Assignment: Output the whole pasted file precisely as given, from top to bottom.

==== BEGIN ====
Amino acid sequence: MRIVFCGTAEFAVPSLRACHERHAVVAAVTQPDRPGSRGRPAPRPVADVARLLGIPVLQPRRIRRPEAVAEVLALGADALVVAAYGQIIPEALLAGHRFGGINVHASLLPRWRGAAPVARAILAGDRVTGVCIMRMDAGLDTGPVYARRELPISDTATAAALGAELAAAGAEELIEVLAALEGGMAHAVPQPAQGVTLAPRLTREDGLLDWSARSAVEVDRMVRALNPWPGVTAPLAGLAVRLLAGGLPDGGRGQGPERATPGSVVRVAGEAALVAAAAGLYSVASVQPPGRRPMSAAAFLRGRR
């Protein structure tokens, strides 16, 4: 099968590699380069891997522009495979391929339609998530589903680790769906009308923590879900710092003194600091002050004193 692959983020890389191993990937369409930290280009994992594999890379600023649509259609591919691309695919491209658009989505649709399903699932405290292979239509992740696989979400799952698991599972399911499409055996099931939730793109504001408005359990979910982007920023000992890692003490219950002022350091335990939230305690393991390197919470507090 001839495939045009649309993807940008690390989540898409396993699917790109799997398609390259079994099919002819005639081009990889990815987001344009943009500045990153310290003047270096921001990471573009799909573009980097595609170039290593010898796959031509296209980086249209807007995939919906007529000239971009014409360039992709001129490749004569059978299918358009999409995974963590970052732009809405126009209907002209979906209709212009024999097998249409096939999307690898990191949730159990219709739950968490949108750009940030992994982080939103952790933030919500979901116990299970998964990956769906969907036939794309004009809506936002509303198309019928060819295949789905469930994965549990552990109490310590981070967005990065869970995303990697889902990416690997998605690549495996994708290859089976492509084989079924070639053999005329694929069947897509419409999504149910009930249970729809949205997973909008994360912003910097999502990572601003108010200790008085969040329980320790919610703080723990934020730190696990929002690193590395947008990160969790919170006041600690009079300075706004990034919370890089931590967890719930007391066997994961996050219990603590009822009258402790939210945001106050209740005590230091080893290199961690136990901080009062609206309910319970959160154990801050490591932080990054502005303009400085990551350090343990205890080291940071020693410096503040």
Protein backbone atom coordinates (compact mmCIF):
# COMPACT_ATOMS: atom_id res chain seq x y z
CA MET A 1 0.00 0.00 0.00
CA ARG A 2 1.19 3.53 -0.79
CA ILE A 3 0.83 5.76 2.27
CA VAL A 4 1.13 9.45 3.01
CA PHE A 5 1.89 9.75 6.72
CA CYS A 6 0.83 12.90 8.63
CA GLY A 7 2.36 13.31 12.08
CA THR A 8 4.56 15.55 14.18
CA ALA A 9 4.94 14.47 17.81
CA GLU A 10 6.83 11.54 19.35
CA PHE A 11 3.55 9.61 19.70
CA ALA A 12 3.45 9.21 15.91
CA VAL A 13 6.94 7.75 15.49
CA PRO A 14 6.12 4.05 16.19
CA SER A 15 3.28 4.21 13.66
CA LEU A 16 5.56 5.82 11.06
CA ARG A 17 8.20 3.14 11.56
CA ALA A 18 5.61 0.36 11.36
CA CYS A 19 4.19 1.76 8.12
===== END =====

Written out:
Amino acid sequence: MRIVFCGTAEFAVPSLRACHERHAVVAAVTQPDRPGSRGRPAPRPVADVARLLGIPVLQPRRIRRPEAVAEVLALGADALVVAAYGQIIPEALLAGHRFGGINVHASLLPRWRGAAPVARAILAGDRVTGVCIMRMDAGLDTGPVYARRELPISDTATAAALGAELAAAGAEELIEVLAALEGGMAHAVPQPAQGVTLAPRLTREDGLLDWSARSAVEVDRMVRALNPWPGVTAPLAGLAVRLLAGGLPDGGRGQGPERATPGSVVRVAGEAALVAAAAGLYSVASVQPPGRRPMSAAAFLRGRR
């Protein structure tokens, strides 16, 4: 099968590699380069891997522009495979391929339609998530589903680790769906009308923590879900710092003194600091002050004193 692959983020890389191993990937369409930290280009994992594999890379600023649509259609591919691309695919491209658009989505649709399903699932405290292979239509992740696989979400799952698991599972399911499409055996099931939730793109504001408005359990979910982007920023000992890692003490219950002022350091335990939230305690393991390197919470507090 001839495939045009649309993807940008690390989540898409396993699917790109799997398609390259079994099919002819005639081009990889990815987001344009943009500045990153310290003047270096921001990471573009799909573009980097595609170039290593010898796959031509296209980086249209807007995939919906007529000239971009014409360039992709001129490749004569059978299918358009999409995974963590970052732009809405126009209907002209979906209709212009024999097998249409096939999307690898990191949730159990219709739950968490949108750009940030992994982080939103952790933030919500979901116990299970998964990956769906969907036939794309004009809506936002509303198309019928060819295949789905469930994965549990552990109490310590981070967005990065869970995303990697889902990416690997998605690549495996994708290859089976492509084989079924070639053999005329694929069947897509419409999504149910009930249970729809949205997973909008994360912003910097999502990572601003108010200790008085969040329980320790919610703080723990934020730190696990929002690193590395947008990160969790919170006041600690009079300075706004990034919370890089931590967890719930007391066997994961996050219990603590009822009258402790939210945001106050209740005590230091080893290199961690136990901080009062609206309910319970959160154990801050490591932080990054502005303009400085990551350090343990205890080291940071020693410096503040």
Protein backbone atom coordinates (compact mmCIF):
# COMPACT_ATOMS: atom_id res chain seq x y z
CA MET A 1 0.00 0.00 0.00
CA ARG A 2 1.19 3.53 -0.79
CA ILE A 3 0.83 5.76 2.27
CA VAL A 4 1.13 9.45 3.01
CA PHE A 5 1.89 9.75 6.72
CA CYS A 6 0.83 12.90 8.63
CA GLY A 7 2.36 13.31 12.08
CA THR A 8 4.56 15.55 14.18
CA ALA A 9 4.94 14.47 17.81
CA GLU A 10 6.83 11.54 19.35
CA PHE A 11 3.55 9.61 19.70
CA ALA A 12 3.45 9.21 15.91
CA VAL A 13 6.94 7.75 15.49
CA PRO A 14 6.12 4.05 16.19
CA SER A 15 3.28 4.21 13.66
CA LEU A 16 5.56 5.82 11.06
CA ARG A 17 8.20 3.14 11.56
CA ALA A 18 5.61 0.36 11.36
CA CYS A 19 4.19 1.76 8.12